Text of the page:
Racisms is an interdisciplinary work that aims to provide a comprehensive history of racism from the Crusades to the twentieth century, and analyse how practices of discrimination and segregation were defended. Francisco Bethencourt sets out to demonstrate that there is not one continuous tradition of racism in the West, and shows that racism preceded any theories of race and must be viewed within the prism and context of social hierarchies and local conditions. Mahon Murphy finds this an admirable book that traces and explains the development of social practices that exclude targeted groups and the accompanying racial theories.
Racisms: From the Crusades to the Twentieth Century. Francisco Bethencourt. Princeton University Press. January 2013.
“Every man calls barbarous anything he is not accustomed to; it is indeed the case that we have no other criterion of truth or right-reason than the example and form of the opinions of our own country. There we always find the perfect religion, the perfect polity, the most developed and perfect way of doing things!” (p.106)
To begin we shall start at the end: Francisco Bethencourt’s book, Racisms: From the Crusades to the Twentieth Century, concludes with the obvious fact that racism has by no means disappeared from the modern world although an antiracist norm of behaviour is now prevalent in most parts of the world. The above quote from Michel de Montaigne writing in the sixteenth century could serve as succinct summary of the history of racism and the beginning of cultural relativism. Bethencourt’s book has been warmly received and described as timely in relation to the current political climate in the UK with its paranoia of migration from its EU partner countries and beyond. Racism, the author concludes, is no longer defined by physical differences but cultural incapacity. Physical arguments are no longer used to oppose migration but instead the idea of cultural backwardness and people’s inability to adapt is wheeled out.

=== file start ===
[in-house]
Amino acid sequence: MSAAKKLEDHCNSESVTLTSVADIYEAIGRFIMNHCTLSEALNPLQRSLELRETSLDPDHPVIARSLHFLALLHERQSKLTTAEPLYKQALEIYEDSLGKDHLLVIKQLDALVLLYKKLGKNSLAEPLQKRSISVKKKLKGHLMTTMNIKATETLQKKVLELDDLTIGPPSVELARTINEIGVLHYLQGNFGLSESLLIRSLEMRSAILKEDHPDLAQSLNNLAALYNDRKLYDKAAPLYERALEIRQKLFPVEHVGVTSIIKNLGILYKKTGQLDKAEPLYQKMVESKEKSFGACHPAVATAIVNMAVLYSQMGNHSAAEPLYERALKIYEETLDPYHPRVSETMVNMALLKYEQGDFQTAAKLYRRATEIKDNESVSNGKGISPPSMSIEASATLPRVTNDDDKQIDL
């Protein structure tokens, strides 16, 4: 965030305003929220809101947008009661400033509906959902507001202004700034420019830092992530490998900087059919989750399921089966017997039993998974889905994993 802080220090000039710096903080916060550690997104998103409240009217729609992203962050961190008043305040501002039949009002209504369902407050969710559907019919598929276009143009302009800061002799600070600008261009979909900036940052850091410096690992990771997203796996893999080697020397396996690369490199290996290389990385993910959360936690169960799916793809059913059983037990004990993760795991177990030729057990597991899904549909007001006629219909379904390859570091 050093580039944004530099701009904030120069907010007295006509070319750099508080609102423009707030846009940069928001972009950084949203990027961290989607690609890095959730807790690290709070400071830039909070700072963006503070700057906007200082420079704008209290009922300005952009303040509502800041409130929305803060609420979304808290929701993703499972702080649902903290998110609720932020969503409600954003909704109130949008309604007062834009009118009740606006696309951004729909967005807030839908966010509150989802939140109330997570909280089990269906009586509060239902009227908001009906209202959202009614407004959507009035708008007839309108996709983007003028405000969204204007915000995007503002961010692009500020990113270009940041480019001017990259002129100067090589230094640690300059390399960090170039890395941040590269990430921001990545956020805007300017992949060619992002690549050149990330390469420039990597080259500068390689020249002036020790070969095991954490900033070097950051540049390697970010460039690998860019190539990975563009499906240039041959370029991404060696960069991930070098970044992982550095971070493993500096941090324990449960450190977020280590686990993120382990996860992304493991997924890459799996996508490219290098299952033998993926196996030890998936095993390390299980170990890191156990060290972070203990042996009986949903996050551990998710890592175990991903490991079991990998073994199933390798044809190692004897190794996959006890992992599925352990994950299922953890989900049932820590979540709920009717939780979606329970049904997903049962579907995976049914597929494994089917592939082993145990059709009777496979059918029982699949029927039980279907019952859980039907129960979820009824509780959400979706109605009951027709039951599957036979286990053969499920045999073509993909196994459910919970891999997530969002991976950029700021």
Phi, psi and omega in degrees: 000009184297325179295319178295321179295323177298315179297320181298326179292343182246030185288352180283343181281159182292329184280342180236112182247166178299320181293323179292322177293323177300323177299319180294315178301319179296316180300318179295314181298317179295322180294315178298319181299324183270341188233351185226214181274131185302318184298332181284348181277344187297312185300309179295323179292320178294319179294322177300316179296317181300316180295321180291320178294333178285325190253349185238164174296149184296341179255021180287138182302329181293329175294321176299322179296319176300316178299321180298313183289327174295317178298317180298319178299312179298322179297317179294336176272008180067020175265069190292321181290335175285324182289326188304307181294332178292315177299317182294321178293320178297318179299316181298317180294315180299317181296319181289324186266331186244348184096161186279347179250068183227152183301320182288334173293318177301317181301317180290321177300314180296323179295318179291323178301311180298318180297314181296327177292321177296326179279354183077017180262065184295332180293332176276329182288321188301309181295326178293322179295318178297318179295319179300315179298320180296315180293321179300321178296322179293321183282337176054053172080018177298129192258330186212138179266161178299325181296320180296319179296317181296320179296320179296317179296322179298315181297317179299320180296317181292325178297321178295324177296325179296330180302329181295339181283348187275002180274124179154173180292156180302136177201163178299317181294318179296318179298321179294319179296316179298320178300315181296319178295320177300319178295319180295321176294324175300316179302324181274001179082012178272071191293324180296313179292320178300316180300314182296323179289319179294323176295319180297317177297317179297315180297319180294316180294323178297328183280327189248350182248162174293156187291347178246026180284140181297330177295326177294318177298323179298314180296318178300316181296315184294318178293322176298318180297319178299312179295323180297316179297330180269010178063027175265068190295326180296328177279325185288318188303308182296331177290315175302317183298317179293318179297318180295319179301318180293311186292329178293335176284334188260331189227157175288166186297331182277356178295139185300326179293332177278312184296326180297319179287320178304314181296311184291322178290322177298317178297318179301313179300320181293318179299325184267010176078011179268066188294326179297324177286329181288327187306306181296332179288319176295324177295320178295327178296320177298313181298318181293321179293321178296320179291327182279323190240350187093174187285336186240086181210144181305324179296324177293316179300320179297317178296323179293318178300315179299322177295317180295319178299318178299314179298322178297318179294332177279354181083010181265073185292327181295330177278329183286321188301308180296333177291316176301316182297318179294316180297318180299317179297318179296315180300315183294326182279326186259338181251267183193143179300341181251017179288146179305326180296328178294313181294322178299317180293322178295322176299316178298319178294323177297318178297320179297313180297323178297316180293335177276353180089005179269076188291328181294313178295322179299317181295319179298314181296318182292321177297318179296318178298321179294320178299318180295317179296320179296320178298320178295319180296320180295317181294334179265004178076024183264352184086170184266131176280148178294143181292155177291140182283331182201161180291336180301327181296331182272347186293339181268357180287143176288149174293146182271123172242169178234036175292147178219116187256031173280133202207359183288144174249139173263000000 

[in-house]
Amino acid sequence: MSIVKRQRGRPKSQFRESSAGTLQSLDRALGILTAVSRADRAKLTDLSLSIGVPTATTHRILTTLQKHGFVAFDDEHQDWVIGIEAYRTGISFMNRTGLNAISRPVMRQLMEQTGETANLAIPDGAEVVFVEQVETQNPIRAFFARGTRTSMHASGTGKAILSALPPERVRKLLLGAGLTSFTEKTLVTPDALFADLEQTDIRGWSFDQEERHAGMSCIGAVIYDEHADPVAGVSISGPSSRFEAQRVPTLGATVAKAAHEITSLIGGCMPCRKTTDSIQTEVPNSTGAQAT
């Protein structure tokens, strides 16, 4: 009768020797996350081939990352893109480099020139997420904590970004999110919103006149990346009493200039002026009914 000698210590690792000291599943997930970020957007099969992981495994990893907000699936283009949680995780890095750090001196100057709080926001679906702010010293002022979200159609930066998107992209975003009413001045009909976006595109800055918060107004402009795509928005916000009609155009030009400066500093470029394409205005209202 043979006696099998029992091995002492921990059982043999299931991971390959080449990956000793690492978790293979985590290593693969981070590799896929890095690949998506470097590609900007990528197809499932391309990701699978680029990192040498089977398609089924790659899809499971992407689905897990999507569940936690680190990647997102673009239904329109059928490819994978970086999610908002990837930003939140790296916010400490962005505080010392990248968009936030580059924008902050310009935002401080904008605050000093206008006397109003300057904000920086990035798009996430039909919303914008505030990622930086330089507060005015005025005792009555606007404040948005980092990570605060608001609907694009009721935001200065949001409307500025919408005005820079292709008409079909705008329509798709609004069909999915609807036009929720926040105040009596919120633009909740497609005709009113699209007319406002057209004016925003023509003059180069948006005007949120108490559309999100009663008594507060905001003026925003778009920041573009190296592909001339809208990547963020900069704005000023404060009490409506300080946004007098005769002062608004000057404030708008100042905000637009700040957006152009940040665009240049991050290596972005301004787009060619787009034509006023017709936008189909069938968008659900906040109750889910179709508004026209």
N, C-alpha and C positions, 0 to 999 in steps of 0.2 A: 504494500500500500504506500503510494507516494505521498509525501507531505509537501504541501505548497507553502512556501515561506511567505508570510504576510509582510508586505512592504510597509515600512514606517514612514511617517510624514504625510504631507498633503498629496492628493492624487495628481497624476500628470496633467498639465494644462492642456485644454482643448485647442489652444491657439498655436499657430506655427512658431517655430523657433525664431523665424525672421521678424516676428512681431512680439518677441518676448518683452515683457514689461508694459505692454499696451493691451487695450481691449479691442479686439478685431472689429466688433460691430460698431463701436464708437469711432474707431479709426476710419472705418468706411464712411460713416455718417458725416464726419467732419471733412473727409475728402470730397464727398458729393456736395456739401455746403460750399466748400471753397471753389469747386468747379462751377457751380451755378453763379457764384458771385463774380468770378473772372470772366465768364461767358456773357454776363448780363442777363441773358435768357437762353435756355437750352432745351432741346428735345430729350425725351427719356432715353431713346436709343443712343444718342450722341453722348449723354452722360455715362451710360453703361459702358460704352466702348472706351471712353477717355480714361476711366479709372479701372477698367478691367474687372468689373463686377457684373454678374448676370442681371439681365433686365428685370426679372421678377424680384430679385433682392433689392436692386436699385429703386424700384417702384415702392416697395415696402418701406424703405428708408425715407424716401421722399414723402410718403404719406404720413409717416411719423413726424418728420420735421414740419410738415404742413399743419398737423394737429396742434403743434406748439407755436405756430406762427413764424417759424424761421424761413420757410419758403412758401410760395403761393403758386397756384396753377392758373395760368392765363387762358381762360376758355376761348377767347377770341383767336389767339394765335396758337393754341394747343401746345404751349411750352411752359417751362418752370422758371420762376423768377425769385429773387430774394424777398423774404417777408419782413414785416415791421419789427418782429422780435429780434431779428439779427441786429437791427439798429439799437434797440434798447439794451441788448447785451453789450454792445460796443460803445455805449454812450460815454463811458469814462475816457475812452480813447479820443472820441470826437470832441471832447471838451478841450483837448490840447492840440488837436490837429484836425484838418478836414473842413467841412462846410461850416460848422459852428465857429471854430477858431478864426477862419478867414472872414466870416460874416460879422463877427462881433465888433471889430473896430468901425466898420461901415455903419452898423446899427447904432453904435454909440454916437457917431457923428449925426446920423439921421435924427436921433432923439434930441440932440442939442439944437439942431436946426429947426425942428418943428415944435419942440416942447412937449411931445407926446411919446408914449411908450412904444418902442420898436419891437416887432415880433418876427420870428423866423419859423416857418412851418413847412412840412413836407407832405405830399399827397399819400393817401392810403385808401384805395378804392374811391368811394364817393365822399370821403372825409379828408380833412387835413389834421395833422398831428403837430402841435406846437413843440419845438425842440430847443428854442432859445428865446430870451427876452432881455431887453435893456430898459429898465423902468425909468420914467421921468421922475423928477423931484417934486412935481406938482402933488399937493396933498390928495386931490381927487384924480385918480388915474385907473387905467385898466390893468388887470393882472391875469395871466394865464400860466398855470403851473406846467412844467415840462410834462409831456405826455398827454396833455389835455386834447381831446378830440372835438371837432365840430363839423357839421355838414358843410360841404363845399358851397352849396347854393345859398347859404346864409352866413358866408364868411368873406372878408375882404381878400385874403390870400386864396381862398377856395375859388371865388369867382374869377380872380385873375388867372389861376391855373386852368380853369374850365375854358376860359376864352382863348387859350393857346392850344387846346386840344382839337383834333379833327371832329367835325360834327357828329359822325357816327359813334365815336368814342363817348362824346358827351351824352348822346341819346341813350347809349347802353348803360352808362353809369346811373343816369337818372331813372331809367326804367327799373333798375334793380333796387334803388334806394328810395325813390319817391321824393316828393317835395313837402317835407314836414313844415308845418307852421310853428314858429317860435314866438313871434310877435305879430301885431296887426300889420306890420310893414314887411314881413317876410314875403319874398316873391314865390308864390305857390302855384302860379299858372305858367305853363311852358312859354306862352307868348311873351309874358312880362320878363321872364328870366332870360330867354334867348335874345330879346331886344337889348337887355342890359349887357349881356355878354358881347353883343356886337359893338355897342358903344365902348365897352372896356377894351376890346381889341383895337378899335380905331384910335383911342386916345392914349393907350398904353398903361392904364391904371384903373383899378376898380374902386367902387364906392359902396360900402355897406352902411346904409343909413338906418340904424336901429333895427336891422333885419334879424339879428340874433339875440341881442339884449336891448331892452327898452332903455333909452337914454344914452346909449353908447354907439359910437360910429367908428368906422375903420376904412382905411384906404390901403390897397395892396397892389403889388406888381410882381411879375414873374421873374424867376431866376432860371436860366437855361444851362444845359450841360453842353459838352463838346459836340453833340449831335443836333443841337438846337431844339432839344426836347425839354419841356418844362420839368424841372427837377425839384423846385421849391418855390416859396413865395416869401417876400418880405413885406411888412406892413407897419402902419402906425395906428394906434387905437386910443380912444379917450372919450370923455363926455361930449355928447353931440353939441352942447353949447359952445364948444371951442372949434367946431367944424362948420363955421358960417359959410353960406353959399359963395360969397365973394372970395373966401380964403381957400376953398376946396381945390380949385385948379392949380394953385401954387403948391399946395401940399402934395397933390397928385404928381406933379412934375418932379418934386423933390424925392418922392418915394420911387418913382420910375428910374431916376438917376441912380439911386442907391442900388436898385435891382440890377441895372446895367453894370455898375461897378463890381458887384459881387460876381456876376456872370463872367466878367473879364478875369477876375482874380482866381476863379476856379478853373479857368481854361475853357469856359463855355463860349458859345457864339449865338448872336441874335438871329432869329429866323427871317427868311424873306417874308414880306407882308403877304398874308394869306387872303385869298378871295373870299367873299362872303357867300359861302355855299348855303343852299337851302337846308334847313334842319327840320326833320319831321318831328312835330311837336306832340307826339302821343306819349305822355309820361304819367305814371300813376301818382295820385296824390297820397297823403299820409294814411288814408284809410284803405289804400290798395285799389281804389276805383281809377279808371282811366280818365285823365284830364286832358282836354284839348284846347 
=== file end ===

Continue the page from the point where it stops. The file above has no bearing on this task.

However, the key aim of this book is to look at the history of racism in the long term. Indeed as particular forms of racism can only be understood through study of its historical conjunctures, the broader sweep of the history of racism is shown here as relational. Changes over time mean that it cannot be fully understood through segmented study of short periods or its well-known victims. Bethencourt, borrowing from critics of Marx, refers to racism in the plural, so what we have here is a history of racisms that further challenges the assumption that racism is a modern phenomenon, although the crux of this book places the modern development of racism alongside that other most modern of concepts, nationalism.
Bethencourt’s hypothesis is nothing radically new; racism is triggered by political projects and connected to specific economic conditions, however he traces this development from a macro level trying not to get too bogged down in the analysis of specific examples.
The book traces the development of racism from a Euro-centric view with the key turning point being oceanic exploration and the discovery of the Americas, meaning a shift in the symbolic axis of the world, for Europeans, from Jerusalem to Europe itself. European encounters with the indigenous populations of the Americas coupled with the massive amounts of slaves being exported to the new world built up the idea of white supremacy over peoples of all parts of the globe. Colonialism in Africa and Asia being relatively late in comparison with that of the Americas did not produce such a wide variety of interethnic and racial taxonomy as this was already well established. Put simply, colonial divisions of labour fuelled racial forms of discrimination.